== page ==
In the context of the backdrop of the discretionary medical cards and all that we have had to contest across the floor of this House in recent months, I ask the Minister of State to take on board those particular sores that continue to fester. The fact that there are people who are to be excluded again is wrong. Recompense must be provided. I appeal to the Minister of State-----

I am sorry, Deputy, but contributions must be confined to what is in contained the Bill, not what he would like to be in it.

In confirming my support for-----

The Deputy is not listening to me.

I hear the Ceann Comhairle very clearly.

I have been very liberal. Please do not spoil the party.

In confirming my support for the passage of the Bill I am asking the Minister of State to take on board the appeals I have just made.

I call Deputy Denis Naughten and ask him to confine his comments to what is in contained the Bill, not what he would like to be in it.

I am sure the Ceann Comhairle will be as liberal in his interpretation of that as he was with Deputy Caoimhghín Ó Caoláin, but I will be brief.

All of us in this House, whether in opposition or government, are concerned that we are now going to create a huge discrepancy between the entitlements of children under the age of six years and those over that age, particularly with regard to children with chronic or ongoing conditions. That is the fear that we have vis-à-vis this legislation. The Minister of State has made it quite clear that this is only the first step on the road to universal entitlement and that it is his intention to progress this further. We are all taking him at his word. However, with the announcement that he made during the Second Stage debate on this Bill regarding discretionary medical cards, the Minister of State has created an anomaly which I have described as institutionalising discrimination. I will give one brief example of what I mean and will then sit down.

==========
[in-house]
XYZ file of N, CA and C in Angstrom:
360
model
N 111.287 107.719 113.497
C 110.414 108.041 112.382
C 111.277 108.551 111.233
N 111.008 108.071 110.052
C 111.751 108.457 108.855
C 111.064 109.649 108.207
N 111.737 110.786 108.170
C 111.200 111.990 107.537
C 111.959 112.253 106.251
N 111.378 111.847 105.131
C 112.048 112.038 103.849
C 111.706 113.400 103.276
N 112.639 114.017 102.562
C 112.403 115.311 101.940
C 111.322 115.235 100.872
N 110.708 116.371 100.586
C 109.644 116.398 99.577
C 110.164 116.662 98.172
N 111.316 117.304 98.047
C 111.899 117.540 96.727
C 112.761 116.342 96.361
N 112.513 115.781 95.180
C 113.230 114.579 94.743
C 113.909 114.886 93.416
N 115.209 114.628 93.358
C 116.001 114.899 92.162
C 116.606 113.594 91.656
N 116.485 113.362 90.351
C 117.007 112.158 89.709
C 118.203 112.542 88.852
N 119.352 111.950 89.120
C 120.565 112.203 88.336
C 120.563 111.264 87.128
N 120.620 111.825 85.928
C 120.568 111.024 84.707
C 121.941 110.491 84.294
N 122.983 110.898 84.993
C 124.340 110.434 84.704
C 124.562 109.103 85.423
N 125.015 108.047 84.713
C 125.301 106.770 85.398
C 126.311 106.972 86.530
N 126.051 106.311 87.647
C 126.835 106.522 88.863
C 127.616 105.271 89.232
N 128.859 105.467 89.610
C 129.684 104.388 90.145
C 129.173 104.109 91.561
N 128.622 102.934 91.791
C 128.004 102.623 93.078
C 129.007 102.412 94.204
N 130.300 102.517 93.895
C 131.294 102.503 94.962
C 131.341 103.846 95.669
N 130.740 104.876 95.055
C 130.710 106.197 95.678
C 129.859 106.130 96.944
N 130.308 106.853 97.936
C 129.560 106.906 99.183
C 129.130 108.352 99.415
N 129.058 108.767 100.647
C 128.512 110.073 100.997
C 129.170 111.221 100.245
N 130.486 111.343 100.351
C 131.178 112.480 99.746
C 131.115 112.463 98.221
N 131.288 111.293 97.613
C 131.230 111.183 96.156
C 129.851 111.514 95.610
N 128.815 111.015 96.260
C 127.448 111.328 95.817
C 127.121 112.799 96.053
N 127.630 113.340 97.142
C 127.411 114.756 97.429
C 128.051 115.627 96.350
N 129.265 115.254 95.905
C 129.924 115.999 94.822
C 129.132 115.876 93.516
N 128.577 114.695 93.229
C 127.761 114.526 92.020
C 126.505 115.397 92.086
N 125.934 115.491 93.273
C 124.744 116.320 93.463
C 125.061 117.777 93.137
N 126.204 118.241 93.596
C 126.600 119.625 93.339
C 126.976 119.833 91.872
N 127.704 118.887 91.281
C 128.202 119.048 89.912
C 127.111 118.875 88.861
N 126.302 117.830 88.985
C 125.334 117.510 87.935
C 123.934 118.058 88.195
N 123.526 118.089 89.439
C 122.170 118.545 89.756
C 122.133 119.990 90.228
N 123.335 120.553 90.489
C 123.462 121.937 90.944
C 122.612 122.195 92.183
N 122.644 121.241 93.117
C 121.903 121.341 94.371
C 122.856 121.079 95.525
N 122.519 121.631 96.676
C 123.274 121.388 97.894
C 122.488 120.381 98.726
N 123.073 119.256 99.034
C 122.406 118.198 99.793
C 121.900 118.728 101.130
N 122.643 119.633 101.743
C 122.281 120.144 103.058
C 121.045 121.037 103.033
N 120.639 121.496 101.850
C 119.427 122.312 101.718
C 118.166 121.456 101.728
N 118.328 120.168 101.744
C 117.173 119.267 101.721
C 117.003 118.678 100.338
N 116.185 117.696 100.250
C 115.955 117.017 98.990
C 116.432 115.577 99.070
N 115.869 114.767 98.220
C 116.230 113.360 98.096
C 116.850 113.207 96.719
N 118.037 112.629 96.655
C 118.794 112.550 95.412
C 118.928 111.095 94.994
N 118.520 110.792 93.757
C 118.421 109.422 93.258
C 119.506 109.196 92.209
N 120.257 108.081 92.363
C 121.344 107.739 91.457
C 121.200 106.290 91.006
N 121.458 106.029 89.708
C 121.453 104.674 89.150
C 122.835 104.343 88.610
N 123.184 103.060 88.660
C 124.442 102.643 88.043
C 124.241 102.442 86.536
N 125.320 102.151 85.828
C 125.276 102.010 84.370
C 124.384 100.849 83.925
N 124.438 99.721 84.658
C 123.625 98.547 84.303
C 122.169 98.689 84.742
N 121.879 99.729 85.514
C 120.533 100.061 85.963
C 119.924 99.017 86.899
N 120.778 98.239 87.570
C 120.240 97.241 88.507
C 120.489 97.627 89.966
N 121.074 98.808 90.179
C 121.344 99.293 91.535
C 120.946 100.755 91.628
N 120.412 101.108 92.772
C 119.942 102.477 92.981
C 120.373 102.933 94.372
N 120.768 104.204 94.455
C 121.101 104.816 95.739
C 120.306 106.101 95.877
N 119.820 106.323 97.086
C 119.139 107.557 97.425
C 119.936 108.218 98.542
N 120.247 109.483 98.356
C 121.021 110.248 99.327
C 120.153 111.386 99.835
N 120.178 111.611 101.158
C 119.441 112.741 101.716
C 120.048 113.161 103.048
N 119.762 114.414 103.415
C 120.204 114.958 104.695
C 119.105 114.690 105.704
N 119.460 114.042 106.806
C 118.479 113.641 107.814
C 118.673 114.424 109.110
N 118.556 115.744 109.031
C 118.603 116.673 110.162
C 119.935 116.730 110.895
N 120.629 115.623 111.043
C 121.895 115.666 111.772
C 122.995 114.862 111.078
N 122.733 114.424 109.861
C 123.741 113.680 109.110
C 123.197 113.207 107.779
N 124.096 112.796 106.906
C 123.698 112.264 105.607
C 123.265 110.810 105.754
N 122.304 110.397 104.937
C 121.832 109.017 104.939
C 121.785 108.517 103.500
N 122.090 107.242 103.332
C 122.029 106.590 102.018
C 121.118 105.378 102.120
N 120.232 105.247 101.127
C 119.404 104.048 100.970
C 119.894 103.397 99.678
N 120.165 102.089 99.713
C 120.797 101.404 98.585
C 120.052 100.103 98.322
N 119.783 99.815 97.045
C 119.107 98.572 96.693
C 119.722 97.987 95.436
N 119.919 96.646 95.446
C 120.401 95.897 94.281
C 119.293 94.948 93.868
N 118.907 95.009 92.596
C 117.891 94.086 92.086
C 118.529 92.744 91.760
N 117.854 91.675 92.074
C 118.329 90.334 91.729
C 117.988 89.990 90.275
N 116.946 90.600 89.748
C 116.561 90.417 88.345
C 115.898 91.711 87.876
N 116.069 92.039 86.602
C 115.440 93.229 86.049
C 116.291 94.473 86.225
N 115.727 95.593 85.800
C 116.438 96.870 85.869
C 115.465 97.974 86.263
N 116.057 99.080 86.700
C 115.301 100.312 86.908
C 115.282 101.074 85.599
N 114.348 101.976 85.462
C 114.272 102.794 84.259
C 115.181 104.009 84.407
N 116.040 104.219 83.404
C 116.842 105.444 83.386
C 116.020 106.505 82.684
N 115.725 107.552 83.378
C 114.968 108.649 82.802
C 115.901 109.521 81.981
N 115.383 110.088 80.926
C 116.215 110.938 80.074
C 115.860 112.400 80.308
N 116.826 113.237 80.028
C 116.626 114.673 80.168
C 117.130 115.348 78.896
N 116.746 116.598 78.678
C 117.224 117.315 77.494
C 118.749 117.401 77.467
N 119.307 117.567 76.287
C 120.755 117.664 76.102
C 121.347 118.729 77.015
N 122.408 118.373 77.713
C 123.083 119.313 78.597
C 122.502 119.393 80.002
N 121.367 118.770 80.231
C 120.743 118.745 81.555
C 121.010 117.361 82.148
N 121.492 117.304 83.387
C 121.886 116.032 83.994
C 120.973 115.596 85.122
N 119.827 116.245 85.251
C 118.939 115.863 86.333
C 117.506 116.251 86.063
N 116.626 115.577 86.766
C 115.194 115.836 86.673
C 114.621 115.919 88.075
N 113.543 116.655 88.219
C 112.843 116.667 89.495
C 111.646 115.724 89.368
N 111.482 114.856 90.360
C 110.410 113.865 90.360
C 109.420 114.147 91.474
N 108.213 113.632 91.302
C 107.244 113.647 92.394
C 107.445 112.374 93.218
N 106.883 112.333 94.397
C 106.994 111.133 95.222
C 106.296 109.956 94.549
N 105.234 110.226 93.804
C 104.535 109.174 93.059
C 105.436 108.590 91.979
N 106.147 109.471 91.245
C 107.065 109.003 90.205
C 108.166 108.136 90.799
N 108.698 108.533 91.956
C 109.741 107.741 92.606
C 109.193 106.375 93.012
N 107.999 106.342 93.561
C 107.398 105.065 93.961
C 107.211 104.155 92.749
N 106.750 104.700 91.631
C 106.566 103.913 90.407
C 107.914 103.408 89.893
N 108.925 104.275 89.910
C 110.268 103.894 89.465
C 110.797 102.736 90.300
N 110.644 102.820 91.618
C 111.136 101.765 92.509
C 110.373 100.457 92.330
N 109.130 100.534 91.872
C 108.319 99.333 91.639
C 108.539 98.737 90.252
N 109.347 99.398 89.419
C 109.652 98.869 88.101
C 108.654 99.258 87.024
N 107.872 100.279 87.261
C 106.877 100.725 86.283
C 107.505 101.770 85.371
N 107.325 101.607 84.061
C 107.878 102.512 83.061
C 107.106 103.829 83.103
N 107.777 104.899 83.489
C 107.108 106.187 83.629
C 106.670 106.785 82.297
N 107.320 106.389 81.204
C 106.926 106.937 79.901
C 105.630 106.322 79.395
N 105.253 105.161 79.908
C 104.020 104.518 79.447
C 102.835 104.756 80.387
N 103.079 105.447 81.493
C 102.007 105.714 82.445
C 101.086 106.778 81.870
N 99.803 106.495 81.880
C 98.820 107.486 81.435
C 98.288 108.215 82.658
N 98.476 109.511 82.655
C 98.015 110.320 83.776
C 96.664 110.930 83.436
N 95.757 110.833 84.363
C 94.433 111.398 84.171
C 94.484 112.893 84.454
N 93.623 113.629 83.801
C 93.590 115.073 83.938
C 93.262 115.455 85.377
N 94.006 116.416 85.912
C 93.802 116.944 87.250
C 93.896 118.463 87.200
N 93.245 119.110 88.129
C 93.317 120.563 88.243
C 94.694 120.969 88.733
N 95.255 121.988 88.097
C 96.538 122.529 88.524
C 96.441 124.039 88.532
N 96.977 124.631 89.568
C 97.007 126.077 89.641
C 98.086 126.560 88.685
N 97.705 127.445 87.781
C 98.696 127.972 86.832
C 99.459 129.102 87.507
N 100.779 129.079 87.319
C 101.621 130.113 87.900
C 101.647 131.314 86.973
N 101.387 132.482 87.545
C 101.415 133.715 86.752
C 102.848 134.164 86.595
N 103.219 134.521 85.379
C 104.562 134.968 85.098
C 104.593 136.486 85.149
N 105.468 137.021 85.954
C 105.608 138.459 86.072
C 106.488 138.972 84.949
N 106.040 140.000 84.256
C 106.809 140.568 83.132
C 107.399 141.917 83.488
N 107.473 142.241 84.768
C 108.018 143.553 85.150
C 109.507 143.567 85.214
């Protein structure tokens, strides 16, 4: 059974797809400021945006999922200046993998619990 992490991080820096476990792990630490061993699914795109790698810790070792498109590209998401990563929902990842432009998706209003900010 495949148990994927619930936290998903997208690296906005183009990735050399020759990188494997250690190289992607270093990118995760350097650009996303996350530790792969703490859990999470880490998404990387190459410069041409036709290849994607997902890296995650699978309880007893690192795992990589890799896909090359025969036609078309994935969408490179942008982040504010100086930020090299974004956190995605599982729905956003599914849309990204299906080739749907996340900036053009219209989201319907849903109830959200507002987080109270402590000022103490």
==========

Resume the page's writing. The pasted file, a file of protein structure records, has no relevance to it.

Take two teenagers attending school, for argument's sake, in Athlone. I use Athlone in my example because it crosses the old Midlands-Western Health Board boundary. These two kids are sitting side by side in school and their parents have the exact same income. One of them resides in County Roscommon and the other in County Westmeath. They are both diagnosed with cancer in June of 2011. The child in County Westmeath got a medical card automatically because of the cancer diagnosis. The child in County Roscommon applied for a medical card, was refused, appealed the decision on the basis of medical hardship but the appeal was not upheld. When the discretionary medical card of the child in County Westmeath came up for renewal under the PCRS, the card was withdrawn because the child did not meet the standardised criteria. With the Minister of State's recent announcement regarding the return of discretionary medical cards to those who had them withdrawn, the child in County Westmeath will get the medical card back. However, the child in County Roscommon who applies again for a medical card will still be judged on the current rather than the historical criteria and will be refused again. That discrimination is continuing and what the Minister of State has now done has institutionalised that. The Minister of State has made a fundamental error in the context of his recent announcement and he needs to look again at the criteria for assessing entitlement to discretionary medical cards to ensure equality of treatment.

I thank Deputies for their contributions to the debates on the various Stages of this critically important legislation which incorporates a public health initiative, of which we can be proud. Despite the great financial constraints and retrenchment that have marked recent years, most notably in the health service, the legislation highlights the fact that we are taking a first step together to reform the health system and put in place, beginning with those under six years of age, universal access to GP services. I thank Deputies for taking in good faith my assertion that the legislation is, in accordance with commitments in the programme for Government, only the first step in the introduction of this necessary service.